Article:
If Barack Obama wins tomorrow, chances are you'll hear a lot of skeptics warning that he'll have to fight Congress if he want to push through ambitious spending initiatives. They'll note that many of the newly elected House and Senate members are joining the Blue Dog Coalition, which focuses on fiscal responsibility. They'll also note that Bill Clinton faced the same problem in 1993, when he took office.

But the analogy breaks down for a number of reasons--no least among them, changing opinions in the Democratic brain trust. Back in the 1990s, the Blue Dogs were able to press the cause of deficit reduction, even if it meant sacrificing some of Clinton's most popular proposals, in no small part because many of Clinton's top economic advisers were offering the same advice. And probably nobody in Clinton's circle made this case more fervently, or more persuasively, than Robert Rubin.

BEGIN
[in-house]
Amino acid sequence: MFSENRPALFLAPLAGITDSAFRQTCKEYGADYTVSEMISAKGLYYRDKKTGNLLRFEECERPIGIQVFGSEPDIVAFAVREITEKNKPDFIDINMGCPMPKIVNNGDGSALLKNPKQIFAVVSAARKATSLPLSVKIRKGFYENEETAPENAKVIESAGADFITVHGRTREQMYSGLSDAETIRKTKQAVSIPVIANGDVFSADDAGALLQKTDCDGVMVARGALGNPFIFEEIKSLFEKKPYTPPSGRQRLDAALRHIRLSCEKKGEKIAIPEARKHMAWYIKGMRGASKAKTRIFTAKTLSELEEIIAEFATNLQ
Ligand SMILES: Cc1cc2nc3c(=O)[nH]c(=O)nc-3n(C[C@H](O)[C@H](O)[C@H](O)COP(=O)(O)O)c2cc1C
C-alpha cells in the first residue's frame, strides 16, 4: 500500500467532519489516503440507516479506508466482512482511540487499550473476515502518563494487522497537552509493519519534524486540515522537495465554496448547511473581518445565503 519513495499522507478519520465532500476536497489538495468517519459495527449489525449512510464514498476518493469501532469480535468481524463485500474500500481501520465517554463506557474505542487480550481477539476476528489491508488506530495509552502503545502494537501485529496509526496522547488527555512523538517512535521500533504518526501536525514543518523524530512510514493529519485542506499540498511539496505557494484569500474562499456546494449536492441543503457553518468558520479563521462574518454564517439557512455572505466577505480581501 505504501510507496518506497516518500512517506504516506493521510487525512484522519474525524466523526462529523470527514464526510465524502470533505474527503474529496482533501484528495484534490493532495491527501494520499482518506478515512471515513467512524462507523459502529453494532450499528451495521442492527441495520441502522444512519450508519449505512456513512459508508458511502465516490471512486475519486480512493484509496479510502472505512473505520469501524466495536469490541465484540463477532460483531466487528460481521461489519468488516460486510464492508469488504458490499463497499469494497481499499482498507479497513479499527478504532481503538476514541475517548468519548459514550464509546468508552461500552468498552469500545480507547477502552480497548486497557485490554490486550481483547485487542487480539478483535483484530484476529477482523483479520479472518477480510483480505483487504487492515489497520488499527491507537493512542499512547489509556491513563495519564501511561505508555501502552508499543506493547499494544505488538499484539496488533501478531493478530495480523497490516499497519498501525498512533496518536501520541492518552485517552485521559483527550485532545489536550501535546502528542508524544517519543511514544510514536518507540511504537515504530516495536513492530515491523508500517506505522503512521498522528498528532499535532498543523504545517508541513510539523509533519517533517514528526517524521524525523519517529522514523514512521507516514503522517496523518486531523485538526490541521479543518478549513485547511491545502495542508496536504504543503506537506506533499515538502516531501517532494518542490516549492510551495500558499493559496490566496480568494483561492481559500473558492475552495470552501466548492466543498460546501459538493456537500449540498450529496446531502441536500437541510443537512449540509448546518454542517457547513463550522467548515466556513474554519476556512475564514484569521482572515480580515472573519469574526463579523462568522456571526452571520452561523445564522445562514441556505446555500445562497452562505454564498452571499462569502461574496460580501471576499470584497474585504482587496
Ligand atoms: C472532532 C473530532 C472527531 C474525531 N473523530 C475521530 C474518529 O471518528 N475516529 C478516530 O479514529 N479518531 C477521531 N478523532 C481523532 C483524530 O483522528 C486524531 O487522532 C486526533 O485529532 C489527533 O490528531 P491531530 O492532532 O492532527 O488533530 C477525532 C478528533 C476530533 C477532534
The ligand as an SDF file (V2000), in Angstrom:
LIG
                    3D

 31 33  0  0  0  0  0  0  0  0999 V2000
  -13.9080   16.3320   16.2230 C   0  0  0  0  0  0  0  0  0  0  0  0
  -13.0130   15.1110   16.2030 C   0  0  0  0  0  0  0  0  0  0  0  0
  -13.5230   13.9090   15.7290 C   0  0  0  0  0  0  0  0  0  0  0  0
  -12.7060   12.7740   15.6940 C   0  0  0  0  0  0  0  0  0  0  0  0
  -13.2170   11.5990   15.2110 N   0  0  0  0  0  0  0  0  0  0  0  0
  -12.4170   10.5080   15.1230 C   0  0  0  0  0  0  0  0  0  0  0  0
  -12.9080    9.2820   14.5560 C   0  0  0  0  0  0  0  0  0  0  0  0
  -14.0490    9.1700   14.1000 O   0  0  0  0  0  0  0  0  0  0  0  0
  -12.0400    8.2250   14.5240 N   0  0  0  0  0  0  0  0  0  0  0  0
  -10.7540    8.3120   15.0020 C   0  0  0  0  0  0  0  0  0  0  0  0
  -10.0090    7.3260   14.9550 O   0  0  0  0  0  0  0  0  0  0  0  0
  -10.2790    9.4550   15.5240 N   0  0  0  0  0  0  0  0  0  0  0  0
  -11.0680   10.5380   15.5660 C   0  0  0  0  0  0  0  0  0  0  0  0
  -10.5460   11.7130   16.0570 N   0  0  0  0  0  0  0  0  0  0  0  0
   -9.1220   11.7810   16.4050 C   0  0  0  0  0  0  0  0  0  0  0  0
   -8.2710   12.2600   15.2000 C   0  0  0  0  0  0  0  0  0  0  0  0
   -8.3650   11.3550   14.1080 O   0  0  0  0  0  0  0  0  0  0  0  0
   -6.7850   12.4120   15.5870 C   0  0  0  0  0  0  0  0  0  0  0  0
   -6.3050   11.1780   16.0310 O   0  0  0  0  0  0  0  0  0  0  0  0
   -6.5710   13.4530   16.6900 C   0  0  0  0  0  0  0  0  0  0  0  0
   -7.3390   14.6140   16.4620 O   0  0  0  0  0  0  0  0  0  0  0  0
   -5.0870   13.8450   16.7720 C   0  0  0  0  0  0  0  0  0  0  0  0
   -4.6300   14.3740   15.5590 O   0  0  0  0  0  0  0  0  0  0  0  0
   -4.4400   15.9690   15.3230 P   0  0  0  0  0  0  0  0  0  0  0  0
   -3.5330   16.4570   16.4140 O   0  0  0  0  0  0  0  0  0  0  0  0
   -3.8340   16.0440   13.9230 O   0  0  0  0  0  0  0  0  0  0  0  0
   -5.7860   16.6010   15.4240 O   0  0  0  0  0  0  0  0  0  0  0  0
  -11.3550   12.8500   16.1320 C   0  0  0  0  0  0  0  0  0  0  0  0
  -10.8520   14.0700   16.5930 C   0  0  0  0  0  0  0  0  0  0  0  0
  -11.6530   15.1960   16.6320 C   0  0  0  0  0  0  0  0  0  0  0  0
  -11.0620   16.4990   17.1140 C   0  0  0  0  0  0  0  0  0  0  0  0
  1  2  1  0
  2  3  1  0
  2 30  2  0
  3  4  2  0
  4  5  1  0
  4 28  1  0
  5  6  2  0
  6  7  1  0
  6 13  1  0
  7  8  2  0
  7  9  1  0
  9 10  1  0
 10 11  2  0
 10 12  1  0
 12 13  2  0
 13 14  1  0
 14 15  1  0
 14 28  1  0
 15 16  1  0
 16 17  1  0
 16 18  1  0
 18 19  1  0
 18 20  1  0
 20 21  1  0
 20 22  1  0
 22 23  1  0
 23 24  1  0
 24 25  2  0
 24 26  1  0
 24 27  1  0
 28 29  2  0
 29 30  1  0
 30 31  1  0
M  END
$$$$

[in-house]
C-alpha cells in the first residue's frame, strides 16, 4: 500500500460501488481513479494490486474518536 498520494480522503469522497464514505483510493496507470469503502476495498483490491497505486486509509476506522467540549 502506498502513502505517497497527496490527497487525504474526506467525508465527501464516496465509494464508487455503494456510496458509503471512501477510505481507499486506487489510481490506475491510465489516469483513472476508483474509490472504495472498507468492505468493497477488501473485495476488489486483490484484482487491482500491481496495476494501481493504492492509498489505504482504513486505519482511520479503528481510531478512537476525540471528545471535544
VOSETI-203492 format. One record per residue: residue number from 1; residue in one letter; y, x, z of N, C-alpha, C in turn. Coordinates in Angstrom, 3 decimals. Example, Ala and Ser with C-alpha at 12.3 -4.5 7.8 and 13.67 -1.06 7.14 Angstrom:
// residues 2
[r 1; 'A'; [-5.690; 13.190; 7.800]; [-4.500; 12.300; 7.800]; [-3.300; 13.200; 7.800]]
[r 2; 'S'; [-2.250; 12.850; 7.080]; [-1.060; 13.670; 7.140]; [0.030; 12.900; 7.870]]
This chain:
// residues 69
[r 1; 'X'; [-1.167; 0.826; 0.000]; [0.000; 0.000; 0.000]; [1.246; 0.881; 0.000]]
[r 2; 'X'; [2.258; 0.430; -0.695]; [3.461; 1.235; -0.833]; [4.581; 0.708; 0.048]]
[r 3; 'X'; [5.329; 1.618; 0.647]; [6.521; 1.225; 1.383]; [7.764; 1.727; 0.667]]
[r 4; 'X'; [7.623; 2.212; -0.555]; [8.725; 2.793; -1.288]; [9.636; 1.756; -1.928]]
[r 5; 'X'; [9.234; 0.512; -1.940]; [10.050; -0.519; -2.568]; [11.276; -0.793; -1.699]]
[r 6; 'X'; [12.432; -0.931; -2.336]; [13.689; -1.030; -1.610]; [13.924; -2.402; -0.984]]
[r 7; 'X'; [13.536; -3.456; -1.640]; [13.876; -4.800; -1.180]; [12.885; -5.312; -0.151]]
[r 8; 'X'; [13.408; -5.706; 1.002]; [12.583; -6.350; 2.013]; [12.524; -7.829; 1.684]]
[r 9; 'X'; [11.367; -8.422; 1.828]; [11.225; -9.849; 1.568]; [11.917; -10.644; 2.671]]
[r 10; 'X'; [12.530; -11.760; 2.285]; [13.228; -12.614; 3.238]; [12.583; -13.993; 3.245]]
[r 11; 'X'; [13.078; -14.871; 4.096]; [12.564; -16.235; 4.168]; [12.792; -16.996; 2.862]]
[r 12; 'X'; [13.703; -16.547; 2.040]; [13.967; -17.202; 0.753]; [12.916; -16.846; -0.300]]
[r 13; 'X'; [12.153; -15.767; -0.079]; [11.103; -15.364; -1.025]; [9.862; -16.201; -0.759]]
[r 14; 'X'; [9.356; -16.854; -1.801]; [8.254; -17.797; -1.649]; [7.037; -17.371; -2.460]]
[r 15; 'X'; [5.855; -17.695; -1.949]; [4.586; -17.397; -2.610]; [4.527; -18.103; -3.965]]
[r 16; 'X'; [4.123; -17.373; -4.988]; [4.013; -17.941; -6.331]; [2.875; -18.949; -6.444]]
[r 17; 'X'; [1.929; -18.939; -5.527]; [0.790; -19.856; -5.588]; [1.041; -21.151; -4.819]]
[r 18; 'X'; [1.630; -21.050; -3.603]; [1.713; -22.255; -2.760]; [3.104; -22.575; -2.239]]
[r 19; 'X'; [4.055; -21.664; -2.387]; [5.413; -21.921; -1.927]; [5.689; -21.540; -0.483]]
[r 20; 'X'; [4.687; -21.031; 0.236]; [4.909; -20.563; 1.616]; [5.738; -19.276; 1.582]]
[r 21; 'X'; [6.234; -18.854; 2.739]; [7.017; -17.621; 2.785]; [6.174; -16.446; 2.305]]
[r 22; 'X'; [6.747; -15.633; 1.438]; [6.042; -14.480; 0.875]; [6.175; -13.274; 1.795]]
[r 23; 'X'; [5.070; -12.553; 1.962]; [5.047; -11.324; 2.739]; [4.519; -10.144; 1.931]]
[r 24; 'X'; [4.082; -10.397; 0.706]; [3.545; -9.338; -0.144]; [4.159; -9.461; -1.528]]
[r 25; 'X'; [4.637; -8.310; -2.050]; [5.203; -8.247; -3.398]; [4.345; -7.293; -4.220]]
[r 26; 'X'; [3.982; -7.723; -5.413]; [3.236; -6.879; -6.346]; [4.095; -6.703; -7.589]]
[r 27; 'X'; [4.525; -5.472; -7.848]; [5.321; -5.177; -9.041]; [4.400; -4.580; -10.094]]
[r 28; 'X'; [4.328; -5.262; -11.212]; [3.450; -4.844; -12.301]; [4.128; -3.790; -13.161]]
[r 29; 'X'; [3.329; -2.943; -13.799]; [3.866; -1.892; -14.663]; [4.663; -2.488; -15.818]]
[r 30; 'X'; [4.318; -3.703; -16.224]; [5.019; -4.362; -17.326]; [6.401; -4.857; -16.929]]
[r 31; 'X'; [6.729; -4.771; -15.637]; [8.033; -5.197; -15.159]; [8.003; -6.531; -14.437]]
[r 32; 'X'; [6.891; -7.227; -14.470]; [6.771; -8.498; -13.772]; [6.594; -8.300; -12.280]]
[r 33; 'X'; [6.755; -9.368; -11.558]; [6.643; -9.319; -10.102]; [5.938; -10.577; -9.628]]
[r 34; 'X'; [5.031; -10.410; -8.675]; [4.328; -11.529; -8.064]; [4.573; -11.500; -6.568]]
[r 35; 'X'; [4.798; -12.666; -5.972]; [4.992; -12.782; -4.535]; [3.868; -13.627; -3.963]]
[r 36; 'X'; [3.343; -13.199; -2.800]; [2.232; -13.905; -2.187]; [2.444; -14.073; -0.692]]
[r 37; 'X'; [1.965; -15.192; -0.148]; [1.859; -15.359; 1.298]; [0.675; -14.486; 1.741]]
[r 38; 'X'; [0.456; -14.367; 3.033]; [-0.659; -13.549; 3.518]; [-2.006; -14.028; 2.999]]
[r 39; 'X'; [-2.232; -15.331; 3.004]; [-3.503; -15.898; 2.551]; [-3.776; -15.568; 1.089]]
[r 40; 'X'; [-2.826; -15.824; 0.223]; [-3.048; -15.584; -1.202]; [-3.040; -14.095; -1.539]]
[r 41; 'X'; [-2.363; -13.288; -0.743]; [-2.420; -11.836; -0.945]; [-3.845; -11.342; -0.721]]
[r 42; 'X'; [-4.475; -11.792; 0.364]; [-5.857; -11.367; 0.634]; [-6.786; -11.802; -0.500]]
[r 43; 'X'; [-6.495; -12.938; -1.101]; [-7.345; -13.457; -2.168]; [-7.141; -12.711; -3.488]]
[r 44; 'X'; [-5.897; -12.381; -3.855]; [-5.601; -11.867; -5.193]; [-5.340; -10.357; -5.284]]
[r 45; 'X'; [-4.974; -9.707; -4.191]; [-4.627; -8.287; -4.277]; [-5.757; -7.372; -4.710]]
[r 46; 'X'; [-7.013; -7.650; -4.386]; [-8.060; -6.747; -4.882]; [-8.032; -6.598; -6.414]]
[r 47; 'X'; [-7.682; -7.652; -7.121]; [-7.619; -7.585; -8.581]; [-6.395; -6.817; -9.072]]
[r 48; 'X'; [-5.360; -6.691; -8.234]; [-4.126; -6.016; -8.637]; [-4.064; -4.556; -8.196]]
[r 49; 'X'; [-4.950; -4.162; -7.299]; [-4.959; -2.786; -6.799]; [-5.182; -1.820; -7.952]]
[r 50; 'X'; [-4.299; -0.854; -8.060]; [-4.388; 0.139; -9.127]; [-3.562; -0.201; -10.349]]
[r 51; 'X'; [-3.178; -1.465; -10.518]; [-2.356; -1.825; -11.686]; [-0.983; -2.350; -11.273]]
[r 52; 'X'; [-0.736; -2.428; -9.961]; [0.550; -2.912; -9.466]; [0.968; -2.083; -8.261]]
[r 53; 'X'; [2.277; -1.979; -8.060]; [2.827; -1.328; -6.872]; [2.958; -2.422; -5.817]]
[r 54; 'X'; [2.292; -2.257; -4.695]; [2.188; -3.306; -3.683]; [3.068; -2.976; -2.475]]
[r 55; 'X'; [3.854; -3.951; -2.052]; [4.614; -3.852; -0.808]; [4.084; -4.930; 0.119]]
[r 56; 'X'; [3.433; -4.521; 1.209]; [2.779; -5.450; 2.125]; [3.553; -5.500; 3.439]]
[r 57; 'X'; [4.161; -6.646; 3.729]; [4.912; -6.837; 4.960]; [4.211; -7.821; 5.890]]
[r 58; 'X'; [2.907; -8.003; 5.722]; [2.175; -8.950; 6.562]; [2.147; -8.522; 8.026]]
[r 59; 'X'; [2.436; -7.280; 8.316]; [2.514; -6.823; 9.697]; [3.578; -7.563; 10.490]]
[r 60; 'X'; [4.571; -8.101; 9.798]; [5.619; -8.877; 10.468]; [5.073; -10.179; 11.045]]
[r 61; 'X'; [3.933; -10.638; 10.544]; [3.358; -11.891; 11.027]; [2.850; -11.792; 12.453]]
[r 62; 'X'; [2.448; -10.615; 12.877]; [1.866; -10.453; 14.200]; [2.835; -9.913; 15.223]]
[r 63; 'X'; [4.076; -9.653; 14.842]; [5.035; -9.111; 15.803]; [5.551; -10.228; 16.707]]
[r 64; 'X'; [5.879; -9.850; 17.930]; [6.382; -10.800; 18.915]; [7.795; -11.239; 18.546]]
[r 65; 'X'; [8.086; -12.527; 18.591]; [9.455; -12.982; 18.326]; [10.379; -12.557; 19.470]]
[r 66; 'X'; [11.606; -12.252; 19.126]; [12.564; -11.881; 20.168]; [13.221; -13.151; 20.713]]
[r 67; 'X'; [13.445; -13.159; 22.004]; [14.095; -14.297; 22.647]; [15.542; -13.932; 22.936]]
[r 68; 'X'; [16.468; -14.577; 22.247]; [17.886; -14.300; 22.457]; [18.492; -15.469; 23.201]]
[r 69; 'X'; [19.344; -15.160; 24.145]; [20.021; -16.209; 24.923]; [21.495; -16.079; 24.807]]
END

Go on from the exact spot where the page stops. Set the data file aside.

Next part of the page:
Today, though, Rubin appears on the op-ed page of the New York Times making the case for deficit spending, universal health insurance, and more spending to cushion the blow of globalization. More remarkably still, he co-wrote the article with economist Jared Bernstein. Bernstein works at the Economic Policy Institute, a liberal think tank, and like many of his colleagues there he spent much of the 1990s dissenting from Rubin's view of the world.

It's a bit like, well, let me turn it over to Bill Murray, at 2:20 in this out-of-synch YouTube:

The left-center convergence among Democratic policy advisers isn't news to anybody who read my colleague Jonathan Chait's classic article, "Freakoutonomics," when it first appeared two years ago. Nor will it surprise anybody familiar with the Obama campaign's economic brain trust. (Both Bernstein and Rubin serve as outside advisors.) But it's a reminder that if the Blue Dogs and other more moderate Democrats want to block spending this time around, they might have a harder time.

Update: Convergence everywhere! Matthew Yglesias says exactly what I just did. Only, um, he did it a few hours before I did. 

--Jonathan Cohn